3. Mental Health: The Unspoken Struggles

Mental Health: The Unspoken Struggles

Some names and details have been changed in order to protect the privacy of individuals and their families.


“Some days I’ll wake up in the morning feeling alright. But then shortly after, I’ll begin to feel overwhelmed, sad or angry,” said Noel.

Like 46.4% of U.S. adults, Noel is diagnosed with a mental illness.

Noel, who is a veteran of the Iraq War, was diagnosed with bipolar disorder in 2008, not long after returning from a deployment.

While he makes an effort to take control of his illness, he feels there are not enough resources out there to help people like him.

“I had trouble with the VA (US Department of Veterans Affairs) trying to get medication and counseling,” he said.

With recent cuts to the state budget in Texas, it may be harder for people like Noel to get the help they need.

Mental health patients under care with the state could lose most, if not all, benefits they receive.

He shared his thoughts on the issue.

“Funding is very imperative. Where else are we going to get help? Medicines are very expensive, and would be out of pocket (if benefits are taken away). It would be devastating.”

According to the Substance Abuse and Mental Health Services Administration, 41.5% of people with a diagnosed mental disorder did not seek treatment because they could not afford it.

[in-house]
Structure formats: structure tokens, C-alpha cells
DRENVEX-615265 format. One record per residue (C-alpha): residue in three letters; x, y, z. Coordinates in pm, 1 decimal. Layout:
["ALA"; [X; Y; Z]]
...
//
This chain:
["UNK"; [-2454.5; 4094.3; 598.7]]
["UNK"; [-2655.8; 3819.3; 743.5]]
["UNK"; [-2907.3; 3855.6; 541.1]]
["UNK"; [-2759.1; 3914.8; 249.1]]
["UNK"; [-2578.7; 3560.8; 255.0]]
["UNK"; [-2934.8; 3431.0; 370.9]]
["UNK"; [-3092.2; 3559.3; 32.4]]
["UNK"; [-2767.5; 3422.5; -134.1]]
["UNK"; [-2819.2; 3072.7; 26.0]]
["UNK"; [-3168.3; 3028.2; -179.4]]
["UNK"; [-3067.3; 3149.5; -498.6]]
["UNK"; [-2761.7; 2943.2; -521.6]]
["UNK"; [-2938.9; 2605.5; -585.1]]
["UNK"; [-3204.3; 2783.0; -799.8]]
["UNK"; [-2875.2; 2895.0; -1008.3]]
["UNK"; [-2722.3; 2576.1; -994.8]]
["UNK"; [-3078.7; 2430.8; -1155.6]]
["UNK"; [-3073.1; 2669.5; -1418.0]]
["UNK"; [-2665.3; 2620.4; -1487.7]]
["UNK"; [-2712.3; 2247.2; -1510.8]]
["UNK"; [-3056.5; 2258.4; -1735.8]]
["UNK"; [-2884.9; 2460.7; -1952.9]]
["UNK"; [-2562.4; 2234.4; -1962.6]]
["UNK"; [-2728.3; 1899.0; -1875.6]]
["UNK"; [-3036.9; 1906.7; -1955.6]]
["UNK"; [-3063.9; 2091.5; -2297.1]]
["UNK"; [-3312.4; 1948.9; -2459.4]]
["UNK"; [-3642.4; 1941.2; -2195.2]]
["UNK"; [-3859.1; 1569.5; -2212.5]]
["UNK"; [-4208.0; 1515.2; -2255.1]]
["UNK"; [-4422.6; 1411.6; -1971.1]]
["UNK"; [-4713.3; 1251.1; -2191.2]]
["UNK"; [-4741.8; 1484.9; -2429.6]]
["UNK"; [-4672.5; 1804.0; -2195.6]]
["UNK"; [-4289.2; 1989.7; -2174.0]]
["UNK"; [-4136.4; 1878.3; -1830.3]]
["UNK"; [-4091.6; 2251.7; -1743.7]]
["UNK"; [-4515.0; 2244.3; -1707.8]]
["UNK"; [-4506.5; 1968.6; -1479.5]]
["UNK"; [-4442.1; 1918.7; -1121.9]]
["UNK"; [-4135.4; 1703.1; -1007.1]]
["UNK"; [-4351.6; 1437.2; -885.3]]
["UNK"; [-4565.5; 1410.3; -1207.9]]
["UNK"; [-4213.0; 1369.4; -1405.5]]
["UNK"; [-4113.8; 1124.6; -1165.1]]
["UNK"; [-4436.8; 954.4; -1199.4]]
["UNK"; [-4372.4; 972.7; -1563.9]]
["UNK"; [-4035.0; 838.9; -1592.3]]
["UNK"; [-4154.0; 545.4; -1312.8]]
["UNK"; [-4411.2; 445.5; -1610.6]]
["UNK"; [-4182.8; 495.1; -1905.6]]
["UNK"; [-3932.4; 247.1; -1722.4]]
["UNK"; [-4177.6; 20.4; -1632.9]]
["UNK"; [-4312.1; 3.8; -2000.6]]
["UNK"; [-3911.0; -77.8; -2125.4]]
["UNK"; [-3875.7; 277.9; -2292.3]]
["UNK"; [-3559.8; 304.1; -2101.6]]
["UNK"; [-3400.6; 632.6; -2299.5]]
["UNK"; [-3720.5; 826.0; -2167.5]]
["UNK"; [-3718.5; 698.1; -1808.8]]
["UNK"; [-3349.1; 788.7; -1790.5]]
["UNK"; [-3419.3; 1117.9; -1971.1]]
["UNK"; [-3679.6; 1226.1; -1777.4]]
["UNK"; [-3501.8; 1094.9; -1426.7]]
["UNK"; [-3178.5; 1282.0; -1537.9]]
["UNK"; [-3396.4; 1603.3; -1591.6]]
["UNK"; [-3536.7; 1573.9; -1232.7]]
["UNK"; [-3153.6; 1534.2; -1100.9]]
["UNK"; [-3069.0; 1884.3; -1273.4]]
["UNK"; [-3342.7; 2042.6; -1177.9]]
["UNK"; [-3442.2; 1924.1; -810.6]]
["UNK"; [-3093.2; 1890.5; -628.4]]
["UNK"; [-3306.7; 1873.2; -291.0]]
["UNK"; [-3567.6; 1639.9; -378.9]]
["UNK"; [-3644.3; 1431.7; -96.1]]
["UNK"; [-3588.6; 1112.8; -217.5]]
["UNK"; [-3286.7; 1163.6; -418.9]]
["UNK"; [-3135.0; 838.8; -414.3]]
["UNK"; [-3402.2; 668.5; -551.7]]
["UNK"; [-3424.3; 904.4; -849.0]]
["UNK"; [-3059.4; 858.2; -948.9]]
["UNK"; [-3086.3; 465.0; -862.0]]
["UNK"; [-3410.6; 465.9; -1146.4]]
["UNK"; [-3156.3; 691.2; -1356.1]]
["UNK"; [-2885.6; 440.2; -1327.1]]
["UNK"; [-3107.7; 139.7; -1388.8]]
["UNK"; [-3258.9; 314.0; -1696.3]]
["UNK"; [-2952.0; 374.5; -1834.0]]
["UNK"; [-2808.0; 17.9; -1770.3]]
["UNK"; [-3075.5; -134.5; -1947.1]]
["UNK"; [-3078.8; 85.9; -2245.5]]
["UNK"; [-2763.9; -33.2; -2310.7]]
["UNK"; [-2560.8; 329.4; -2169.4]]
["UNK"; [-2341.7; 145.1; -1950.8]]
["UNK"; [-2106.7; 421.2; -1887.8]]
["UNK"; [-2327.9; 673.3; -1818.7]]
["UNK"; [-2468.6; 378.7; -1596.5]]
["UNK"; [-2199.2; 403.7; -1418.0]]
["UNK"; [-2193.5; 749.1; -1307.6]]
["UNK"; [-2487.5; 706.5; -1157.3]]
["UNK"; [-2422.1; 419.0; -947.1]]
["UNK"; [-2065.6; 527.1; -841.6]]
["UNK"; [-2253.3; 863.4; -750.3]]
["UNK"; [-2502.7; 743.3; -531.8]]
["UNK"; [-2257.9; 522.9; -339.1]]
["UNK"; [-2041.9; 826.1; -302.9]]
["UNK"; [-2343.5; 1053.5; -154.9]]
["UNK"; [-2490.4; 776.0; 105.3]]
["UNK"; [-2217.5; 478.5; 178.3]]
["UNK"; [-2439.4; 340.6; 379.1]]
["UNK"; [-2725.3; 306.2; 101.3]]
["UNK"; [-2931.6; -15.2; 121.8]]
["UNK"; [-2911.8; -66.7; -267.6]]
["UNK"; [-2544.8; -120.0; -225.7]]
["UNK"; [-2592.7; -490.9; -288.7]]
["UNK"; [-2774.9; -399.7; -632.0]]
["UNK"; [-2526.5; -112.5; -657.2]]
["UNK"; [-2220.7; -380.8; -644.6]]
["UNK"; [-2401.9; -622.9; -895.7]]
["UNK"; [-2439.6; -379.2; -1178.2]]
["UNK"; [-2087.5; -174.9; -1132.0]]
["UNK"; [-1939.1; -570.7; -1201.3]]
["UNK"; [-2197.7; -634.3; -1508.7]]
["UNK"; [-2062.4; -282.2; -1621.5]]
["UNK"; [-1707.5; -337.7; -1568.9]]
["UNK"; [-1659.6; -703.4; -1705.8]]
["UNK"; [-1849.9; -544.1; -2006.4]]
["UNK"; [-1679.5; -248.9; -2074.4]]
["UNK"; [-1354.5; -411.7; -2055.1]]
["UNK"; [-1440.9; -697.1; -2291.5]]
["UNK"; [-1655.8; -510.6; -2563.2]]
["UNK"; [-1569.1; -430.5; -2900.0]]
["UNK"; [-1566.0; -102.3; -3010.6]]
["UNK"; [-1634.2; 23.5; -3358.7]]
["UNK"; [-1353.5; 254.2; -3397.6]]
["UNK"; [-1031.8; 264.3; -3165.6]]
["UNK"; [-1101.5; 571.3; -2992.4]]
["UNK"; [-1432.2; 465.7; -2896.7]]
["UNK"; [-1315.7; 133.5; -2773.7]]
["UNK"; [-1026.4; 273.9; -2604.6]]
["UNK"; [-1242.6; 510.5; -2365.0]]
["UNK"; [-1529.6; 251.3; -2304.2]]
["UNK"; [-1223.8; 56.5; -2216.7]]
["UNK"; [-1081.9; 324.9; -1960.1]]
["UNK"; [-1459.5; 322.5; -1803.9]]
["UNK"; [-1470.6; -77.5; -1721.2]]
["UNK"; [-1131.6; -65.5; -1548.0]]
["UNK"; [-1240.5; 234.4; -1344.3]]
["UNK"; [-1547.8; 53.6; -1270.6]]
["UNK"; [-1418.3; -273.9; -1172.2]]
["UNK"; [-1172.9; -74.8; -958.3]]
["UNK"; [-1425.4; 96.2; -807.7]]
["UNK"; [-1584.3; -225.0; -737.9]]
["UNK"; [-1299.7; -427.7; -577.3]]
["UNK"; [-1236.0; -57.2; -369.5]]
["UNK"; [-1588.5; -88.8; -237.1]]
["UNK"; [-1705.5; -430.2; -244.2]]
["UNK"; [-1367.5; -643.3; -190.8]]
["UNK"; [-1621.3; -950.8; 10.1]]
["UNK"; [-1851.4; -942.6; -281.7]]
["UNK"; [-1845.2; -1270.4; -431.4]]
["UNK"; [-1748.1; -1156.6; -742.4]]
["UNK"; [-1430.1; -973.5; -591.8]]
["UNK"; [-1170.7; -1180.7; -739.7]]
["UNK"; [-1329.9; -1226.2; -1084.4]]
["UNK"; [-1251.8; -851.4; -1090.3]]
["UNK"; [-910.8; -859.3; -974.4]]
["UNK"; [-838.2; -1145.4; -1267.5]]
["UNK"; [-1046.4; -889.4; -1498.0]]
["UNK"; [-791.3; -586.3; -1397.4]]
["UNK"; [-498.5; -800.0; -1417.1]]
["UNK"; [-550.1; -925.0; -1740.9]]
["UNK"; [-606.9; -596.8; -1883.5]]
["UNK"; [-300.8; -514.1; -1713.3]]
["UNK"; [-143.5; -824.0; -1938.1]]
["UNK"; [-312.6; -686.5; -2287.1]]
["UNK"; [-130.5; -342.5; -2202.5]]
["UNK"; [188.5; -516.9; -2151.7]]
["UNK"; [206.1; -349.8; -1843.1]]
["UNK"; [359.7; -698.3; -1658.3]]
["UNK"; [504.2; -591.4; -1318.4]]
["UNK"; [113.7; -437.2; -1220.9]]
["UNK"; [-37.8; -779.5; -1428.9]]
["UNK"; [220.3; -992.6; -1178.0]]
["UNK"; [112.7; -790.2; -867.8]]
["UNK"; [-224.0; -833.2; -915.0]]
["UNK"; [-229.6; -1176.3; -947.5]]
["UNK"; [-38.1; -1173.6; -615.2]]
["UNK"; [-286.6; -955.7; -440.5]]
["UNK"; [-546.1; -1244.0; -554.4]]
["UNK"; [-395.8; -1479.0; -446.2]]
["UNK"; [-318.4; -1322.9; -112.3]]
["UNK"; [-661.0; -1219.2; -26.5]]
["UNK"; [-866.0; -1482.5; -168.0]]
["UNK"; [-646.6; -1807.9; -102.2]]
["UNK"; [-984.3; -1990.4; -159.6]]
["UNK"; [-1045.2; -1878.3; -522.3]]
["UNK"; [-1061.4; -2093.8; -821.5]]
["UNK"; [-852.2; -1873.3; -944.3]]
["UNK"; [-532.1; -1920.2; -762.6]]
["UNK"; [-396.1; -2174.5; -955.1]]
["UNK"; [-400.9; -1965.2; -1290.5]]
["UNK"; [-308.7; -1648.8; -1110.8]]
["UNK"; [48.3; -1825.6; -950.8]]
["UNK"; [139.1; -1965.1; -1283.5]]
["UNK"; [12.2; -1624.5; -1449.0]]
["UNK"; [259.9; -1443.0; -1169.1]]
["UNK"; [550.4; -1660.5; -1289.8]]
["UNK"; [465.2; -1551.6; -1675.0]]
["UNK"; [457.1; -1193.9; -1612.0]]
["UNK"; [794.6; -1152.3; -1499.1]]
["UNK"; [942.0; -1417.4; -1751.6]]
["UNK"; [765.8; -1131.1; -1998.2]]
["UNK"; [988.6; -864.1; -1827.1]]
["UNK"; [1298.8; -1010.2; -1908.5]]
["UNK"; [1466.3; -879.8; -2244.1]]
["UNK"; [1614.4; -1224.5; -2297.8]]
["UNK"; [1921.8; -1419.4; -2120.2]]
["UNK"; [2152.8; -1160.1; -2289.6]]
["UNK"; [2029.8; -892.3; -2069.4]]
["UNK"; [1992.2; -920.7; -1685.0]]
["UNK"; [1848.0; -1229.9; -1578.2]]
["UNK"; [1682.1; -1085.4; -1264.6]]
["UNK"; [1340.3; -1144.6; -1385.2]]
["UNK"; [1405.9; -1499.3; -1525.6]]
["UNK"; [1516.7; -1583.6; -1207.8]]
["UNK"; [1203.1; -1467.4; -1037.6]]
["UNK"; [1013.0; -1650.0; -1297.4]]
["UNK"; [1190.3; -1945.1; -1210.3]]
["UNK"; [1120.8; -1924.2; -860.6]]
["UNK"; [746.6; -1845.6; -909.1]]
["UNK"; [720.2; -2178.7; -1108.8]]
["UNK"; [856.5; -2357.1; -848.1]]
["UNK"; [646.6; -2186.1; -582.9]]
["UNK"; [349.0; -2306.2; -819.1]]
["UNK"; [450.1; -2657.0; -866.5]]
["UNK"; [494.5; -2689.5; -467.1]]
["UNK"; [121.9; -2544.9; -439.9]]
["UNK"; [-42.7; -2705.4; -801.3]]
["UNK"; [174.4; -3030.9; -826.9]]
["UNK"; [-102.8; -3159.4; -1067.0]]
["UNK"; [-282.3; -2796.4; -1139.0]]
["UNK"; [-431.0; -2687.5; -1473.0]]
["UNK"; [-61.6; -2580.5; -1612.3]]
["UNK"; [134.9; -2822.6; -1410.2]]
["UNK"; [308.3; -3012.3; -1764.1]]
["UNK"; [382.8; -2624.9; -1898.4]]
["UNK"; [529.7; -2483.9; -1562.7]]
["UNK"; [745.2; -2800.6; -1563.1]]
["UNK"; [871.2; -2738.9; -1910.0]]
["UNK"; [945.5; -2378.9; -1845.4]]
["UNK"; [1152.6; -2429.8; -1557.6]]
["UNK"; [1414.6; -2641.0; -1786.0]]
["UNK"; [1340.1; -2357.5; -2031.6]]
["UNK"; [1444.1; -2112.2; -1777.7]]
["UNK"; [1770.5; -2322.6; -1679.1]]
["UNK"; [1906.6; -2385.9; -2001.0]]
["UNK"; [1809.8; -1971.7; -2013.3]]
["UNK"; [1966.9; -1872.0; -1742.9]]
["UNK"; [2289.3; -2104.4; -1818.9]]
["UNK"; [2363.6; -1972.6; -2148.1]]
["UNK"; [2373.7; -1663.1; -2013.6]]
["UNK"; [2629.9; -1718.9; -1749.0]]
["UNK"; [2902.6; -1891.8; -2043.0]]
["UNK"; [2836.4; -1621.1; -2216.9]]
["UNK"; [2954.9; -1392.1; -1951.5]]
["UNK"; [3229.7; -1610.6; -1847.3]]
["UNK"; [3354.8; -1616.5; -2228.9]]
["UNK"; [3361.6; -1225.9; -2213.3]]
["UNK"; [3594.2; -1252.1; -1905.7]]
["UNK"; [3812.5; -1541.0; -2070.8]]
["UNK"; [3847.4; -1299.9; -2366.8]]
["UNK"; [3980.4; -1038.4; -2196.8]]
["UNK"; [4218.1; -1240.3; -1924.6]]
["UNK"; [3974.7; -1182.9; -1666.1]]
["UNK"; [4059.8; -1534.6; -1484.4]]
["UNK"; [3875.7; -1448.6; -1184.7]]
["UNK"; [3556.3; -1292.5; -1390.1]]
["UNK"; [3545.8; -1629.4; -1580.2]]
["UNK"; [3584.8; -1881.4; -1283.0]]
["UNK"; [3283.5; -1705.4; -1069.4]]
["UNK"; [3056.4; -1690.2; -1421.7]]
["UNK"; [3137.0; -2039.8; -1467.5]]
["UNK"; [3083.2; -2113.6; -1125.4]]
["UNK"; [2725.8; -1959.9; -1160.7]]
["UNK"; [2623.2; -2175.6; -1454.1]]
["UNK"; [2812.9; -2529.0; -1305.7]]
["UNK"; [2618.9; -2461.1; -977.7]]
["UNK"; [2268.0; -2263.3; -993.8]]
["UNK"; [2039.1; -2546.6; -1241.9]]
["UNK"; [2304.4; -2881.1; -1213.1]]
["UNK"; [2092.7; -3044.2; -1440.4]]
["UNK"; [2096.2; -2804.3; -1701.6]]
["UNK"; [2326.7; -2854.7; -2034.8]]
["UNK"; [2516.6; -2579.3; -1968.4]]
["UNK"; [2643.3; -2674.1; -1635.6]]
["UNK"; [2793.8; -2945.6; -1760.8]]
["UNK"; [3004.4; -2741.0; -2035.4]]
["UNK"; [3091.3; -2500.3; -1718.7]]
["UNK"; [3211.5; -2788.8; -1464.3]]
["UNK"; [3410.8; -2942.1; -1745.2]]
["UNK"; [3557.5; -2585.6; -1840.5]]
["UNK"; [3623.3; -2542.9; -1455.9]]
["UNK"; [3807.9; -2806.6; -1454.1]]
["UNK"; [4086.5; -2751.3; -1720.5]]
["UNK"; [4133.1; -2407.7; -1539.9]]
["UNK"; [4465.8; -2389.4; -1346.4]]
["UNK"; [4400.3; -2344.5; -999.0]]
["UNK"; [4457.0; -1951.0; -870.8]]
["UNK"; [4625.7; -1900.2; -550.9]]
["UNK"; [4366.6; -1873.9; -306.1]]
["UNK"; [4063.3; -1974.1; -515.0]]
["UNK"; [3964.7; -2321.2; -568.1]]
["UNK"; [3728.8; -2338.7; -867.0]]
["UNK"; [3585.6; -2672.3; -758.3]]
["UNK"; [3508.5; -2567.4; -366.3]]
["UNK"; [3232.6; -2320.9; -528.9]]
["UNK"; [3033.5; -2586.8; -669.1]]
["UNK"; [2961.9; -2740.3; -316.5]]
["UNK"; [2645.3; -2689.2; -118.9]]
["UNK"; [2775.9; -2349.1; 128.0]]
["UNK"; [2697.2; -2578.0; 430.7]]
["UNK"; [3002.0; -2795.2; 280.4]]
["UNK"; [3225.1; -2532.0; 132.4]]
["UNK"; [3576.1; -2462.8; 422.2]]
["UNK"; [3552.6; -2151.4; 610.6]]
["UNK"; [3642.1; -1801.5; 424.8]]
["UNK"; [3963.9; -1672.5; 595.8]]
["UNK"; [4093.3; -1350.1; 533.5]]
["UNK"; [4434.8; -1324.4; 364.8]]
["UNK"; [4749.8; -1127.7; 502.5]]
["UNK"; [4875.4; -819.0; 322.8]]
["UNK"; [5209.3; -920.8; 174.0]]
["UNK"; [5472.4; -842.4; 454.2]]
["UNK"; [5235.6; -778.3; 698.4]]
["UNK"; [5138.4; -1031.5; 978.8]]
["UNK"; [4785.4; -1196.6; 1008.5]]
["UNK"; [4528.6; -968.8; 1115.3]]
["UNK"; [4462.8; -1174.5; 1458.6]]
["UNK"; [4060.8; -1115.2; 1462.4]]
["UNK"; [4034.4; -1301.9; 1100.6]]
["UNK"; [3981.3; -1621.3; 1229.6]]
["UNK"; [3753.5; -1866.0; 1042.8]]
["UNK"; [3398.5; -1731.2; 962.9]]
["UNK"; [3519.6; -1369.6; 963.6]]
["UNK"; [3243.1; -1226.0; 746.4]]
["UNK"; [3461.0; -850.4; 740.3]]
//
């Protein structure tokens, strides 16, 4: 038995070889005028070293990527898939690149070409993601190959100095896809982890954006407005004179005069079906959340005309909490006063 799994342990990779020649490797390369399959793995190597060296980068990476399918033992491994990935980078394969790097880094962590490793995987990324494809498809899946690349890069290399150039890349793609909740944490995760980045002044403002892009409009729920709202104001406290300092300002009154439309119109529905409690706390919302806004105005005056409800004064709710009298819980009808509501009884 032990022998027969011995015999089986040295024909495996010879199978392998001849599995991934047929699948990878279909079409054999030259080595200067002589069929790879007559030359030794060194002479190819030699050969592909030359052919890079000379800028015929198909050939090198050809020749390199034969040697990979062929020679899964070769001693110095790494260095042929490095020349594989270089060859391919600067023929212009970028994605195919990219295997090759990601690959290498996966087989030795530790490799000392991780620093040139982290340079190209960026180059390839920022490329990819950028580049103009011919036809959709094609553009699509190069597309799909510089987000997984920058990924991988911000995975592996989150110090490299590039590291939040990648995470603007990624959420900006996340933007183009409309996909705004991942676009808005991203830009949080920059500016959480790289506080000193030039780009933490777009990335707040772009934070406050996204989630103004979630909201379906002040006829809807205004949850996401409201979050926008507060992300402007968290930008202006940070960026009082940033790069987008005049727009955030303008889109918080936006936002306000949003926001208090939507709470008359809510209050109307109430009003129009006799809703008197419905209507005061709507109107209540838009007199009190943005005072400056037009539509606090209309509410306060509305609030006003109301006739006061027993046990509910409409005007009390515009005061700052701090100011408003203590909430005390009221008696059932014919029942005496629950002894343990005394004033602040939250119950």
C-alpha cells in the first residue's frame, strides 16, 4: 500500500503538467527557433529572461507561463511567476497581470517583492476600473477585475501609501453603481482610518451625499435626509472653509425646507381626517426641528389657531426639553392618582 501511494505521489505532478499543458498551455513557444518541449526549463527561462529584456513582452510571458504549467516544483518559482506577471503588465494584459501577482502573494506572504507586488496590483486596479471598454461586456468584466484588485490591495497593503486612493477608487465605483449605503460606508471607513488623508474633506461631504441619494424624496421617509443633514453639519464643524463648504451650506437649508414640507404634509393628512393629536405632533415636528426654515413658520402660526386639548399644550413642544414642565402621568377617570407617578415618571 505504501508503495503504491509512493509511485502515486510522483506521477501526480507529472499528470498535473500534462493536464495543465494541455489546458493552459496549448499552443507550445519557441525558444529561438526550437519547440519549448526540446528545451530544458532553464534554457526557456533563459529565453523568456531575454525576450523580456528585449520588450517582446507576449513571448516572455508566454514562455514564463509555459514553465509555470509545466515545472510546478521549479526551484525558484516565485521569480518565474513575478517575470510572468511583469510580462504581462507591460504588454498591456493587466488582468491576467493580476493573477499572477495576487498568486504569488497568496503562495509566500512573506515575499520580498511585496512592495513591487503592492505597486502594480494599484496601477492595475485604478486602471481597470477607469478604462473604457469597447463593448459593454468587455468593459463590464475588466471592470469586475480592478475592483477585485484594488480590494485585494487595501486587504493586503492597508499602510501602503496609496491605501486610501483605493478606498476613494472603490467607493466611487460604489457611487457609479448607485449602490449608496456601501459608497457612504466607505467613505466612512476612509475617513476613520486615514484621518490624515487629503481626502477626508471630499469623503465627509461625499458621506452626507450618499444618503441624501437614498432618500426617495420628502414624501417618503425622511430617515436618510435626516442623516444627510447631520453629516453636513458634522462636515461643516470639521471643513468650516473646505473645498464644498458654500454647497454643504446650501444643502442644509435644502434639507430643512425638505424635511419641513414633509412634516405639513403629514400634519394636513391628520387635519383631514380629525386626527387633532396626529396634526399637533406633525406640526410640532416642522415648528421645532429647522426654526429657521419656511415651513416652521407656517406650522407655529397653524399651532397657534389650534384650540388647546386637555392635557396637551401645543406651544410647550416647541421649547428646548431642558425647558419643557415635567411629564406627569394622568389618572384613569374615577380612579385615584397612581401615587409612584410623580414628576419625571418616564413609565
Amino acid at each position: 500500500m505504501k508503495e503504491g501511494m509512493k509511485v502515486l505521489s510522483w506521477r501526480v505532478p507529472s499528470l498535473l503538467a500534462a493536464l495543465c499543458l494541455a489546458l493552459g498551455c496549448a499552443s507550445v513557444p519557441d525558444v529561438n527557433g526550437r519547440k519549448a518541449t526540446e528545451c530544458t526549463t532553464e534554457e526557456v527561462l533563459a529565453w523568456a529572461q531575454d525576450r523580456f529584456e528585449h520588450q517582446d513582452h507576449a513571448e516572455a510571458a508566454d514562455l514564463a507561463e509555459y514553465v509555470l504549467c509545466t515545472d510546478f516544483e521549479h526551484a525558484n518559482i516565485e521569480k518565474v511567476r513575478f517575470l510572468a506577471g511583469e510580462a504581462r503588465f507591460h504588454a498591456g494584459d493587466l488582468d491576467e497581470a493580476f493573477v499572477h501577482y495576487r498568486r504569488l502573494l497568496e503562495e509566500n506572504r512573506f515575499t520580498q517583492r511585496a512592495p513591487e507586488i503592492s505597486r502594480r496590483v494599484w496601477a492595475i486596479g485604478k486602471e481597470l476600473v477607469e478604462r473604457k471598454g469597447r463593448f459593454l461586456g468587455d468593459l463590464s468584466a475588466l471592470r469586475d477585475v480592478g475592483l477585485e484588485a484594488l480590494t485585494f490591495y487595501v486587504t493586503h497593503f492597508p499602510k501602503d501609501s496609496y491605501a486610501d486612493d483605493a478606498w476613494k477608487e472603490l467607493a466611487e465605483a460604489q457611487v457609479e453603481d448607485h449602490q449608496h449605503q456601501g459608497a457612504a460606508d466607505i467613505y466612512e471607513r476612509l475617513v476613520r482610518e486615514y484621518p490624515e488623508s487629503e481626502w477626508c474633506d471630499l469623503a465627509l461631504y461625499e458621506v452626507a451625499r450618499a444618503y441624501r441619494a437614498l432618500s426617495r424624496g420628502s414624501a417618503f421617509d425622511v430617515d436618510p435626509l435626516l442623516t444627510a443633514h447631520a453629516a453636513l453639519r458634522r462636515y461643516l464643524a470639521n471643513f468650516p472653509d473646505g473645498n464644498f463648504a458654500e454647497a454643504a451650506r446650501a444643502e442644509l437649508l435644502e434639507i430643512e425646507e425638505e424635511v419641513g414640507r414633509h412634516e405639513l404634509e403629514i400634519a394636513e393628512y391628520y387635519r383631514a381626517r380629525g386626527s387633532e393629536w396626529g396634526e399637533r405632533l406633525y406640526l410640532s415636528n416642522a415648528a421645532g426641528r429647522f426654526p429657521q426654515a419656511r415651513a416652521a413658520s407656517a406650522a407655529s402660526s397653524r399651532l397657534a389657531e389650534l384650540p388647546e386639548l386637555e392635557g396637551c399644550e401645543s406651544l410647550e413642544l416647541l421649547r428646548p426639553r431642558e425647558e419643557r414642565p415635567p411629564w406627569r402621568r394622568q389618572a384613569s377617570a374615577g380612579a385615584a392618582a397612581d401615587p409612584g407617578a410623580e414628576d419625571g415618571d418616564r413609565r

However, the lack of funding isn’t the only concern on Noel’s mind. Among the things he worries about are his two small children and how his disorder affects them.

“With them, I have to learn how to control my temper and my emotions,” he said.

As a result, Noel has found ways to cope with his disorder.

“I’ll work outside on my truck or work out---any physical activity helps. I cope with it by keeping myself busy and finding things to do,” he said.

However, there is one struggle he and many other patients share---the negative stigma associated with mental health disorders.

“You’re treated differently, and there’s no equal opportunity. People don’t understand the importance of it and just want to put you in a hospital,” he said.

He also mentioned that he has had trouble with potential employers.

“In a job interview, the interviewer became worried when they found out my condition. Employers see it as a hazard, or a liability,” said Noel.

In light of the litany of problems he faces, Noel summed up his thoughts up in one sentence.

“Everything needs to be understood about a person’s mental health situation before you judge their character,” he stated.

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